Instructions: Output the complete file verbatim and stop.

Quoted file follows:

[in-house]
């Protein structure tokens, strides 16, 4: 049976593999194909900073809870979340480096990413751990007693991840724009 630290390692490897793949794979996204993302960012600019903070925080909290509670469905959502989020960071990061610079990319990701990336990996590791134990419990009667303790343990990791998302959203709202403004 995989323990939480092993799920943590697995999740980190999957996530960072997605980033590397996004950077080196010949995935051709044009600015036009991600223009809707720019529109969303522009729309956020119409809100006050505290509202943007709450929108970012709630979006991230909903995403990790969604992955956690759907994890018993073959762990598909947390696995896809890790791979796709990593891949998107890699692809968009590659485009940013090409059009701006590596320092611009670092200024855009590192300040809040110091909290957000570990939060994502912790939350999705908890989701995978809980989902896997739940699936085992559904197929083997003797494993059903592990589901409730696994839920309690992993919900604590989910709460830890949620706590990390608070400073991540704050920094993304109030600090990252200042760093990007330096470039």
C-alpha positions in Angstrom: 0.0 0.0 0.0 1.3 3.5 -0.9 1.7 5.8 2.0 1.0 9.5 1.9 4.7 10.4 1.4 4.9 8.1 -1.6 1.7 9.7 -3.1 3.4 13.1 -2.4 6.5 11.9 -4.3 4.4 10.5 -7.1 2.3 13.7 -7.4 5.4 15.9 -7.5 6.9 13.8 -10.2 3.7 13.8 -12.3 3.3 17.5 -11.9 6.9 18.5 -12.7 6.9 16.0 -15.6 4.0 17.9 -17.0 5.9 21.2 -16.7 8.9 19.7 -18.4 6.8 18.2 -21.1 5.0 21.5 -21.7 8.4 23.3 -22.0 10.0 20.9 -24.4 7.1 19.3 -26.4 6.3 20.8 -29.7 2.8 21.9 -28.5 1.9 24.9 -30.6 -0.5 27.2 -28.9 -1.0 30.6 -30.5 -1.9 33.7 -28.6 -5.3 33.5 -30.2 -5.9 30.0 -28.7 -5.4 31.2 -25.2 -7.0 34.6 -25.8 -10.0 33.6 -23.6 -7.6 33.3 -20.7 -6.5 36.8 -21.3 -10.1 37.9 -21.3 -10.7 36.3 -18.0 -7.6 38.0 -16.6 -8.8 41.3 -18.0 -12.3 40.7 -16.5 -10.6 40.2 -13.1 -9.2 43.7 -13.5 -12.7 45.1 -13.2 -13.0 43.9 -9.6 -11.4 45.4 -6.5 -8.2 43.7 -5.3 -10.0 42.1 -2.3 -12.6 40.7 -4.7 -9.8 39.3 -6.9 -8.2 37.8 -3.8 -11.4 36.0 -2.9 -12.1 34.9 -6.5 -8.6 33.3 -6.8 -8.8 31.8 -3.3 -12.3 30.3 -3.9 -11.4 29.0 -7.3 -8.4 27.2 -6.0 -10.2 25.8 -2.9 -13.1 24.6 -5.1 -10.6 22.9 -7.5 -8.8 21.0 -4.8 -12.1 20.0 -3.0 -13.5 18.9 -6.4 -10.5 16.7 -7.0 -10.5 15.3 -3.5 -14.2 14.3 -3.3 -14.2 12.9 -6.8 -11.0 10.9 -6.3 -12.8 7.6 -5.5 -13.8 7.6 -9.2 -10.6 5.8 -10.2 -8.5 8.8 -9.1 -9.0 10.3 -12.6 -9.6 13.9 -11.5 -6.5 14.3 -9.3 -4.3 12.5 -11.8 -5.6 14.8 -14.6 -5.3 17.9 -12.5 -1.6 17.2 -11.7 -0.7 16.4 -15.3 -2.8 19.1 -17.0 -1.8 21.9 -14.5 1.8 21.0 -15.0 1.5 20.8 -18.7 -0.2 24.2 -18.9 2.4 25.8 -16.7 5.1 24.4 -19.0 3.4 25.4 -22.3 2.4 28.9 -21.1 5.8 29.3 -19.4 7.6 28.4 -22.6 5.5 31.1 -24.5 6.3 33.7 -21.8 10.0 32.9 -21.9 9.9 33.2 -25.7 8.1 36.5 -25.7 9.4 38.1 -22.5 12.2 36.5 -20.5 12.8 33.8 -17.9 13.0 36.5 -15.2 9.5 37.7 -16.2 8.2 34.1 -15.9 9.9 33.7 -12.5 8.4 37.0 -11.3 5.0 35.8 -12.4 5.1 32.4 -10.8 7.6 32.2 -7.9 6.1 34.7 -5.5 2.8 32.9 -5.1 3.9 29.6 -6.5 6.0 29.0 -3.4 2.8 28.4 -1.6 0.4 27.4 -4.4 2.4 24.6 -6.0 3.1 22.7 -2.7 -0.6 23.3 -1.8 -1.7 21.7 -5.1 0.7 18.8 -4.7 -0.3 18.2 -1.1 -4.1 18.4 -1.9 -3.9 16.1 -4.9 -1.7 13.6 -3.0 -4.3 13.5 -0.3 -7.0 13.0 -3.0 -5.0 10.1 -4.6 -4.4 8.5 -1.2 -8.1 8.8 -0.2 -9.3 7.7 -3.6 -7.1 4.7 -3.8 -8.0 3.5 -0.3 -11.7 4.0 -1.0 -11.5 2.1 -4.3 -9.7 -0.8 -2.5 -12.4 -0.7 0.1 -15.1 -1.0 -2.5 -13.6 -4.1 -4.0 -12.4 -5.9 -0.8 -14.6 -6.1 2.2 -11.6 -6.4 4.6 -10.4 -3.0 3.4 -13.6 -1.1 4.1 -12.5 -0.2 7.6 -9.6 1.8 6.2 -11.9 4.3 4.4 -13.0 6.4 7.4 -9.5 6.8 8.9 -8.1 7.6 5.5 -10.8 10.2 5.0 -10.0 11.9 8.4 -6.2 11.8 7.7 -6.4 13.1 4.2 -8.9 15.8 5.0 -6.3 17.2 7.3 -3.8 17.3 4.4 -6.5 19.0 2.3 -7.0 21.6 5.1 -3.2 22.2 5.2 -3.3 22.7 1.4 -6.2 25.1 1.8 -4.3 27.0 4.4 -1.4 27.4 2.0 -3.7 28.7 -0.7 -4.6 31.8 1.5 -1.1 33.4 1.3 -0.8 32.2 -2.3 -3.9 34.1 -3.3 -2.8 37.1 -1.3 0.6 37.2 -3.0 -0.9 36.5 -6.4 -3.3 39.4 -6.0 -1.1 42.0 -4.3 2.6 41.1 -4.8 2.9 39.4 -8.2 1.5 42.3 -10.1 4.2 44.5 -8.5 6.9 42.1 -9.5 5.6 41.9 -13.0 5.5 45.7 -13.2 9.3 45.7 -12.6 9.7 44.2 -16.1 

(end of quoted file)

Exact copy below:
[in-house]
């Protein structure tokens, strides 16, 4: 049976593999194909900073809870979340480096990413751990007693991840724009 630290390692490897793949794979996204993302960012600019903070925080909290509670469905959502989020960071990061610079990319990701990336990996590791134990419990009667303790343990990791998302959203709202403004 995989323990939480092993799920943590697995999740980190999957996530960072997605980033590397996004950077080196010949995935051709044009600015036009991600223009809707720019529109969303522009729309956020119409809100006050505290509202943007709450929108970012709630979006991230909903995403990790969604992955956690759907994890018993073959762990598909947390696995896809890790791979796709990593891949998107890699692809968009590659485009940013090409059009701006590596320092611009670092200024855009590192300040809040110091909290957000570990939060994502912790939350999705908890989701995978809980989902896997739940699936085992559904197929083997003797494993059903592990589901409730696994839920309690992993919900604590989910709460830890949620706590990390608070400073991540704050920094993304109030600090990252200042760093990007330096470039």
C-alpha positions in Angstrom: 0.0 0.0 0.0 1.3 3.5 -0.9 1.7 5.8 2.0 1.0 9.5 1.9 4.7 10.4 1.4 4.9 8.1 -1.6 1.7 9.7 -3.1 3.4 13.1 -2.4 6.5 11.9 -4.3 4.4 10.5 -7.1 2.3 13.7 -7.4 5.4 15.9 -7.5 6.9 13.8 -10.2 3.7 13.8 -12.3 3.3 17.5 -11.9 6.9 18.5 -12.7 6.9 16.0 -15.6 4.0 17.9 -17.0 5.9 21.2 -16.7 8.9 19.7 -18.4 6.8 18.2 -21.1 5.0 21.5 -21.7 8.4 23.3 -22.0 10.0 20.9 -24.4 7.1 19.3 -26.4 6.3 20.8 -29.7 2.8 21.9 -28.5 1.9 24.9 -30.6 -0.5 27.2 -28.9 -1.0 30.6 -30.5 -1.9 33.7 -28.6 -5.3 33.5 -30.2 -5.9 30.0 -28.7 -5.4 31.2 -25.2 -7.0 34.6 -25.8 -10.0 33.6 -23.6 -7.6 33.3 -20.7 -6.5 36.8 -21.3 -10.1 37.9 -21.3 -10.7 36.3 -18.0 -7.6 38.0 -16.6 -8.8 41.3 -18.0 -12.3 40.7 -16.5 -10.6 40.2 -13.1 -9.2 43.7 -13.5 -12.7 45.1 -13.2 -13.0 43.9 -9.6 -11.4 45.4 -6.5 -8.2 43.7 -5.3 -10.0 42.1 -2.3 -12.6 40.7 -4.7 -9.8 39.3 -6.9 -8.2 37.8 -3.8 -11.4 36.0 -2.9 -12.1 34.9 -6.5 -8.6 33.3 -6.8 -8.8 31.8 -3.3 -12.3 30.3 -3.9 -11.4 29.0 -7.3 -8.4 27.2 -6.0 -10.2 25.8 -2.9 -13.1 24.6 -5.1 -10.6 22.9 -7.5 -8.8 21.0 -4.8 -12.1 20.0 -3.0 -13.5 18.9 -6.4 -10.5 16.7 -7.0 -10.5 15.3 -3.5 -14.2 14.3 -3.3 -14.2 12.9 -6.8 -11.0 10.9 -6.3 -12.8 7.6 -5.5 -13.8 7.6 -9.2 -10.6 5.8 -10.2 -8.5 8.8 -9.1 -9.0 10.3 -12.6 -9.6 13.9 -11.5 -6.5 14.3 -9.3 -4.3 12.5 -11.8 -5.6 14.8 -14.6 -5.3 17.9 -12.5 -1.6 17.2 -11.7 -0.7 16.4 -15.3 -2.8 19.1 -17.0 -1.8 21.9 -14.5 1.8 21.0 -15.0 1.5 20.8 -18.7 -0.2 24.2 -18.9 2.4 25.8 -16.7 5.1 24.4 -19.0 3.4 25.4 -22.3 2.4 28.9 -21.1 5.8 29.3 -19.4 7.6 28.4 -22.6 5.5 31.1 -24.5 6.3 33.7 -21.8 10.0 32.9 -21.9 9.9 33.2 -25.7 8.1 36.5 -25.7 9.4 38.1 -22.5 12.2 36.5 -20.5 12.8 33.8 -17.9 13.0 36.5 -15.2 9.5 37.7 -16.2 8.2 34.1 -15.9 9.9 33.7 -12.5 8.4 37.0 -11.3 5.0 35.8 -12.4 5.1 32.4 -10.8 7.6 32.2 -7.9 6.1 34.7 -5.5 2.8 32.9 -5.1 3.9 29.6 -6.5 6.0 29.0 -3.4 2.8 28.4 -1.6 0.4 27.4 -4.4 2.4 24.6 -6.0 3.1 22.7 -2.7 -0.6 23.3 -1.8 -1.7 21.7 -5.1 0.7 18.8 -4.7 -0.3 18.2 -1.1 -4.1 18.4 -1.9 -3.9 16.1 -4.9 -1.7 13.6 -3.0 -4.3 13.5 -0.3 -7.0 13.0 -3.0 -5.0 10.1 -4.6 -4.4 8.5 -1.2 -8.1 8.8 -0.2 -9.3 7.7 -3.6 -7.1 4.7 -3.8 -8.0 3.5 -0.3 -11.7 4.0 -1.0 -11.5 2.1 -4.3 -9.7 -0.8 -2.5 -12.4 -0.7 0.1 -15.1 -1.0 -2.5 -13.6 -4.1 -4.0 -12.4 -5.9 -0.8 -14.6 -6.1 2.2 -11.6 -6.4 4.6 -10.4 -3.0 3.4 -13.6 -1.1 4.1 -12.5 -0.2 7.6 -9.6 1.8 6.2 -11.9 4.3 4.4 -13.0 6.4 7.4 -9.5 6.8 8.9 -8.1 7.6 5.5 -10.8 10.2 5.0 -10.0 11.9 8.4 -6.2 11.8 7.7 -6.4 13.1 4.2 -8.9 15.8 5.0 -6.3 17.2 7.3 -3.8 17.3 4.4 -6.5 19.0 2.3 -7.0 21.6 5.1 -3.2 22.2 5.2 -3.3 22.7 1.4 -6.2 25.1 1.8 -4.3 27.0 4.4 -1.4 27.4 2.0 -3.7 28.7 -0.7 -4.6 31.8 1.5 -1.1 33.4 1.3 -0.8 32.2 -2.3 -3.9 34.1 -3.3 -2.8 37.1 -1.3 0.6 37.2 -3.0 -0.9 36.5 -6.4 -3.3 39.4 -6.0 -1.1 42.0 -4.3 2.6 41.1 -4.8 2.9 39.4 -8.2 1.5 42.3 -10.1 4.2 44.5 -8.5 6.9 42.1 -9.5 5.6 41.9 -13.0 5.5 45.7 -13.2 9.3 45.7 -12.6 9.7 44.2 -16.1 